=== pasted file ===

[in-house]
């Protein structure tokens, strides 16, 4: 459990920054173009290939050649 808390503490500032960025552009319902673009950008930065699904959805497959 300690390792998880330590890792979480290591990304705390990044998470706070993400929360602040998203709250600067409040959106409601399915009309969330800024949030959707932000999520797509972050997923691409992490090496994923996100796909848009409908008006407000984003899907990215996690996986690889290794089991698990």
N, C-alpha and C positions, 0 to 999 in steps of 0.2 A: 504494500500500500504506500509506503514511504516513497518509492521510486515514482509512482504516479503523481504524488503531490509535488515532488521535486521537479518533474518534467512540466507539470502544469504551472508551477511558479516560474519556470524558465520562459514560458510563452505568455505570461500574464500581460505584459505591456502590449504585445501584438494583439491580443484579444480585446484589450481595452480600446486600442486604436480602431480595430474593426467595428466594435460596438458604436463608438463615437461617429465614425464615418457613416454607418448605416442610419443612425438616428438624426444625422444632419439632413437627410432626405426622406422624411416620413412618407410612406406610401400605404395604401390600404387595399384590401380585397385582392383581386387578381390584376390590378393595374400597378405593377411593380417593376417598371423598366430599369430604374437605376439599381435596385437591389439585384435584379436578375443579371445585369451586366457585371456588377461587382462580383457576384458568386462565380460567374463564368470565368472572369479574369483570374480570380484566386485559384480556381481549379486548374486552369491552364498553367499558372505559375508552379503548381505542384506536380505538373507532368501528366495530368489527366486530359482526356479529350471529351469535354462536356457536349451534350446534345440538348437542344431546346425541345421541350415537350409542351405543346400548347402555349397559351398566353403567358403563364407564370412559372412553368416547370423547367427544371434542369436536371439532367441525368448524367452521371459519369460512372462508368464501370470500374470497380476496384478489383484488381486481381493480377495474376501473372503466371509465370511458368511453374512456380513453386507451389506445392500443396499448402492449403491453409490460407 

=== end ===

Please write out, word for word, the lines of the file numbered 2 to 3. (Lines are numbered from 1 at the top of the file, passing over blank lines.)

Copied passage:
């Protein structure tokens, strides 16, 4: 459990920054173009290939050649 808390503490500032960025552009319902673009950008930065699904959805497959 300690390792998880330590890792979480290591990304705390990044998470706070993400929360602040998203709250600067409040959106409601399915009309969330800024949030959707932000999520797509972050997923691409992490090496994923996100796909848009409908008006407000984003899907990215996690996986690889290794089991698990």
N, C-alpha and C positions, 0 to 999 in steps of 0.2 A: 504494500500500500504506500509506503514511504516513497518509492521510486515514482509512482504516479503523481504524488503531490509535488515532488521535486521537479518533474518534467512540466507539470502544469504551472508551477511558479516560474519556470524558465520562459514560458510563452505568455505570461500574464500581460505584459505591456502590449504585445501584438494583439491580443484579444480585446484589450481595452480600446486600442486604436480602431480595430474593426467595428466594435460596438458604436463608438463615437461617429465614425464615418457613416454607418448605416442610419443612425438616428438624426444625422444632419439632413437627410432626405426622406422624411416620413412618407410612406406610401400605404395604401390600404387595399384590401380585397385582392383581386387578381390584376390590378393595374400597378405593377411593380417593376417598371423598366430599369430604374437605376439599381435596385437591389439585384435584379436578375443579371445585369451586366457585371456588377461587382462580383457576384458568386462565380460567374463564368470565368472572369479574369483570374480570380484566386485559384480556381481549379486548374486552369491552364498553367499558372505559375508552379503548381505542384506536380505538373507532368501528366495530368489527366486530359482526356479529350471529351469535354462536356457536349451534350446534345440538348437542344431546346425541345421541350415537350409542351405543346400548347402555349397559351398566353403567358403563364407564370412559372412553368416547370423547367427544371434542369436536371439532367441525368448524367452521371459519369460512372462508368464501370470500374470497380476496384478489383484488381486481381493480377495474376501473372503466371509465370511458368511453374512456380513453386507451389506445392500443396499448402492449403491453409490460407 